My Friend is a Palestinian Bedouin: VIII. The Palestinians, the Israelis and the Dutch

My Friend is a Palestinian Bedouin: VIII. The Palestinians, the Israelis and the Dutch

 

Hofstede (2001) described Israel as a country with a diversity of cultural groups, and suggested that over the years there may have been value changes in this country, that are not necessarily reflected in his findings. He mentioned the value differences within Israel between Jews of Western and those of North African origin and the Arab population, the latter groups being more inclined to collectivism. As regarding the role of women, he related among others to the pressure for dual careers. Traditionally masculine functions are open to Israeli women, but to a greater degree than common in the United States, they are expected to become mothers and take care of the children. He referred to the exceptionally low level of power distance in Israel, which is comparable to those of North European countries. Furthermore, he suggested a link between Israel’s intense national conflict and its high level of uncertainty avoidance combined with a tendency to collectivism. This combination of value dimensions is comparable to that of several other countries in which there is relatively much internal conflict, like in Arabic speaking countries.

Within Israeli society there are several major conflicts. (Shimoni & Schwarzwald, 2003) described the situation as follows:

The conflict between religious and secular Jews, which originated in differing ideological standpoints, has spilled over to include territorial and resource issues. The conflict between the Western and Eastern ethnic groups, which originates in feelings of discrimination, has developed into cultural struggle. The conflict between Jews and Arabs, which originated in territorial struggle, has developed into a comprehensive struggle (p. 549)

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About the Author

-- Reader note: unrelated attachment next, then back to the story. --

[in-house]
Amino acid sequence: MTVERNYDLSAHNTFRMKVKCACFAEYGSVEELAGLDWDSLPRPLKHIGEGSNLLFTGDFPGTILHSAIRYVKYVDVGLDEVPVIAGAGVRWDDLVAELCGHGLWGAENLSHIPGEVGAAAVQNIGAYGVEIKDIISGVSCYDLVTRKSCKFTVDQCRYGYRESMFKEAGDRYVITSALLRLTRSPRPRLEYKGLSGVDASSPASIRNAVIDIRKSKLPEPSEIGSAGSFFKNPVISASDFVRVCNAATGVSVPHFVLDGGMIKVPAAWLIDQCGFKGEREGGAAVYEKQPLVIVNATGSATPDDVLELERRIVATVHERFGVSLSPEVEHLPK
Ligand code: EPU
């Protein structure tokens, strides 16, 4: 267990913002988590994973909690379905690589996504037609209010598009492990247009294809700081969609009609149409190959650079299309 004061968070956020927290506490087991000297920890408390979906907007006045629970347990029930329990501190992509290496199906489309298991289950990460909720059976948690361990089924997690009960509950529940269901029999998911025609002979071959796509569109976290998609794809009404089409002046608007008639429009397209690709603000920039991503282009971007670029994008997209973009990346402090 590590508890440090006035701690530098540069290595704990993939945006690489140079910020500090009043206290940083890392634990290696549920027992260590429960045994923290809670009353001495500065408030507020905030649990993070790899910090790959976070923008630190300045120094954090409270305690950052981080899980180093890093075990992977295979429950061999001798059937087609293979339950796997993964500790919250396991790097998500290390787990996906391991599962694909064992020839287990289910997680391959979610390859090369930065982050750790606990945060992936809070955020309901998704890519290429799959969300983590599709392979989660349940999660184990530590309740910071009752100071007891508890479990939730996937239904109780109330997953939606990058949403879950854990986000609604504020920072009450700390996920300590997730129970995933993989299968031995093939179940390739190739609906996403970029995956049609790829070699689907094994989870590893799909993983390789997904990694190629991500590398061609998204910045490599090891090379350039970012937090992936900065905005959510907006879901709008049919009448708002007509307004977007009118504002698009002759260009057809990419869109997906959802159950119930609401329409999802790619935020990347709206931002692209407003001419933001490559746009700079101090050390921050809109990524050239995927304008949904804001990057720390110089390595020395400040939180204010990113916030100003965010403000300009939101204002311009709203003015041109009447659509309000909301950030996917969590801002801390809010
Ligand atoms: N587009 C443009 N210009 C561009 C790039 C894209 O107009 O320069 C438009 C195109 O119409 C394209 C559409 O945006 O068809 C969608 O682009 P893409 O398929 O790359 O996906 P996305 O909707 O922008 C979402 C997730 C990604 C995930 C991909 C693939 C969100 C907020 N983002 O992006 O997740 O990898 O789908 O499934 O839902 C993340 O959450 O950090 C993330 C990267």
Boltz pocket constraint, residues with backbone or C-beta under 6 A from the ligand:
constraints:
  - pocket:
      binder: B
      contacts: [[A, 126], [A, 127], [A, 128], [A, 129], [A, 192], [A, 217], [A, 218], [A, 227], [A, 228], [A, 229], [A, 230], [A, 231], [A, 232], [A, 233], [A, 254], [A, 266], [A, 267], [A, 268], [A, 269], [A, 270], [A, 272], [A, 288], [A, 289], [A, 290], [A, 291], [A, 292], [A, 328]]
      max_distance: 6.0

Daniel WeishutDaniel J.N. Weishut, born in the Netherlands but living in Jerusalem, is a professional with a diverse background. He holds an MA in Clinical Psychology and an MBA in Integrative Business Administration, both from the Hebrew University in Jerusalem, and a PsyD in Clinical and Organizational Psychology from the Professional School of Psychology (Sacramento). He has about thirty years of experience in consultation and therapy with a wide variety of clients and issues, more than twenty years of practice in group facilitation, and over fifteen years of know-how in governance and management in various organizations. Daniel Weishut offers his services as a "Partner on the Way", while taking a world-view that people are diverse but equal. He works with a variety of clients, but his special interest is in work with those who have found themselves persecuted or otherwise in conflict with their social environment, because of their culture, identity or belief system. For example: migrants, expats, refugees, Holocaust survivors, soldiers, pacifists, and individuals from religious, cultural or sexual minorities. Daniel Weishut is a social activist and in this capacity he volunteers as Chairperson of the Israeli Association of Group Psychotherapy, as Member of the Membership Appeals Committee of Amnesty International and as forensic expert for the Public Committee Against Torture in Israel. He also is involved in raising awareness about the situation of Bedouins around Jerusalem; awareness which led among others to the writing of his dissertation "My friend is a Palestinian Bedouin: Challenges and opportunities in intercultural friendship".

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